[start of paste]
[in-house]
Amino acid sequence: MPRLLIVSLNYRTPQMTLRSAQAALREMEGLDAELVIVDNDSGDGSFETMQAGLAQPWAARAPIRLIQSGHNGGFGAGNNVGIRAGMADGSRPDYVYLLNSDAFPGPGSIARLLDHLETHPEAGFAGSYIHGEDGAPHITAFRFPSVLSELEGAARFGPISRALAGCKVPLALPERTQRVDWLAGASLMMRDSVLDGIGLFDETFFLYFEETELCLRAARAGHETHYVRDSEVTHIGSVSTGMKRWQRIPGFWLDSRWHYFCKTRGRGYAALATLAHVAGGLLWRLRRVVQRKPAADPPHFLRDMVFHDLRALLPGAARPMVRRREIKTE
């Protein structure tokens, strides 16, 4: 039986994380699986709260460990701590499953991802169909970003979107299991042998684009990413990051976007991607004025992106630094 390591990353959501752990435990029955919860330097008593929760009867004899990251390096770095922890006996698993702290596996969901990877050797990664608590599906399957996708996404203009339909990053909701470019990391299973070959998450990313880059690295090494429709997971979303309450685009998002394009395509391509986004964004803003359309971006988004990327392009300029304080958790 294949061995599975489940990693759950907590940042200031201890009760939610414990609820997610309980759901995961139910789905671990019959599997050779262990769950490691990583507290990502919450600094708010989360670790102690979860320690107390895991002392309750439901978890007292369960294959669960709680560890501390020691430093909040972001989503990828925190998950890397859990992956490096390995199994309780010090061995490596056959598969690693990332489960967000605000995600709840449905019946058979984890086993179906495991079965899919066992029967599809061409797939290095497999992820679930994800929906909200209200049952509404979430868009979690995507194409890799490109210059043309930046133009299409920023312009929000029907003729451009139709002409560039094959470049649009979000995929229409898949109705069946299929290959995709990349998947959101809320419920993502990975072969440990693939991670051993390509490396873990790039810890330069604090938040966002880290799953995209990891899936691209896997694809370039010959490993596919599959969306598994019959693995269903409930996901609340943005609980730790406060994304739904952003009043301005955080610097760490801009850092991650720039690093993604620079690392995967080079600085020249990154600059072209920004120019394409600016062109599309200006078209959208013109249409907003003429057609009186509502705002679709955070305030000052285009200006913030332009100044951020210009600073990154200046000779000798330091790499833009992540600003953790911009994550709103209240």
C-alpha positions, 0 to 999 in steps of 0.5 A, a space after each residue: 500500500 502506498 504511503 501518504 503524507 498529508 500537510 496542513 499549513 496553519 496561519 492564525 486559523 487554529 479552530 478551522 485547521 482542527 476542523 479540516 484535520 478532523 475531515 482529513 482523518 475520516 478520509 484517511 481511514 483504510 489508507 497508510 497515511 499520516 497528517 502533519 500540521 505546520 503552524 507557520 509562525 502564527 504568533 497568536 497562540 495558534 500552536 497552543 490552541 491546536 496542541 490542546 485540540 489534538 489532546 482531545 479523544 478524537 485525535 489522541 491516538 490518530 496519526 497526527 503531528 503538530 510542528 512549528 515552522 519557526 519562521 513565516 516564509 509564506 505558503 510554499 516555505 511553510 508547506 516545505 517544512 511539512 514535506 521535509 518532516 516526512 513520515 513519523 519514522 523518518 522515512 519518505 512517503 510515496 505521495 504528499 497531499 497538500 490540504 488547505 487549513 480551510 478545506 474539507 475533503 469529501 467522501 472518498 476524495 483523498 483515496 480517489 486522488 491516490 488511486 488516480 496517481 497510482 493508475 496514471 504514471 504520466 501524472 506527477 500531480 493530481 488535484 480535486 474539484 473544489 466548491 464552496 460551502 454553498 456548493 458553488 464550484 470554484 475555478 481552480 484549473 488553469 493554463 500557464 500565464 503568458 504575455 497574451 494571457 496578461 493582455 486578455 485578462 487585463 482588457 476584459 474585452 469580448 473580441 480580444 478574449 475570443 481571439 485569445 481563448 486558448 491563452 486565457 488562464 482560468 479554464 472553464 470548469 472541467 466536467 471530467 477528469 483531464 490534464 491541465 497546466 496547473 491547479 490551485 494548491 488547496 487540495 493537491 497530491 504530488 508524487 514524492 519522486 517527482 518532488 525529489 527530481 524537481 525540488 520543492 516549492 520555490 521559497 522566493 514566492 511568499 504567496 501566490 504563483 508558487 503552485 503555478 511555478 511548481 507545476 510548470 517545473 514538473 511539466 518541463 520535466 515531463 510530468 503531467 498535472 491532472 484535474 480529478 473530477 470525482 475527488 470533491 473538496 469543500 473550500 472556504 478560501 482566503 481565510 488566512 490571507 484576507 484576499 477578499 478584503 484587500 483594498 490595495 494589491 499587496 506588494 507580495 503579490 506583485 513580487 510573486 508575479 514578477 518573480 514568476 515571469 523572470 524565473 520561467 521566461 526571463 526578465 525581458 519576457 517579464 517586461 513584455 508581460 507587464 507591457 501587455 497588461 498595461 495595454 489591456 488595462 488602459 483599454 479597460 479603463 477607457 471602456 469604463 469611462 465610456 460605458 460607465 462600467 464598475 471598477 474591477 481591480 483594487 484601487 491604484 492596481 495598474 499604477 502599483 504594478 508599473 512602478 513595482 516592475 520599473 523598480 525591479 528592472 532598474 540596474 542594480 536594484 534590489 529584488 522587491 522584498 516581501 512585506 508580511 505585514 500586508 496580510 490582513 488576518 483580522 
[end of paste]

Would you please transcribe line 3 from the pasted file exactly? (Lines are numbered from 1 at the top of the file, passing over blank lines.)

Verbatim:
């Protein structure tokens, strides 16, 4: 039986994380699986709260460990701590499953991802169909970003979107299991042998684009990413990051976007991607004025992106630094 390591990353959501752990435990029955919860330097008593929760009867004899990251390096770095922890006996698993702290596996969901990877050797990664608590599906399957996708996404203009339909990053909701470019990391299973070959998450990313880059690295090494429709997971979303309450685009998002394009395509391509986004964004803003359309971006988004990327392009300029304080958790 294949061995599975489940990693759950907590940042200031201890009760939610414990609820997610309980759901995961139910789905671990019959599997050779262990769950490691990583507290990502919450600094708010989360670790102690979860320690107390895991002392309750439901978890007292369960294959669960709680560890501390020691430093909040972001989503990828925190998950890397859990992956490096390995199994309780010090061995490596056959598969690693990332489960967000605000995600709840449905019946058979984890086993179906495991079965899919066992029967599809061409797939290095497999992820679930994800929906909200209200049952509404979430868009979690995507194409890799490109210059043309930046133009299409920023312009929000029907003729451009139709002409560039094959470049649009979000995929229409898949109705069946299929290959995709990349998947959101809320419920993502990975072969440990693939991670051993390509490396873990790039810890330069604090938040966002880290799953995209990891899936691209896997694809370039010959490993596919599959969306598994019959693995269903409930996901609340943005609980730790406060994304739904952003009043301005955080610097760490801009850092991650720039690093993604620079690392995967080079600085020249990154600059072209920004120019394409600016062109599309200006078209959208013109249409907003003429057609009186509502705002679709955070305030000052285009200006913030332009100044951020210009600073990154200046000779000798330091790499833009992540600003953790911009994550709103209240």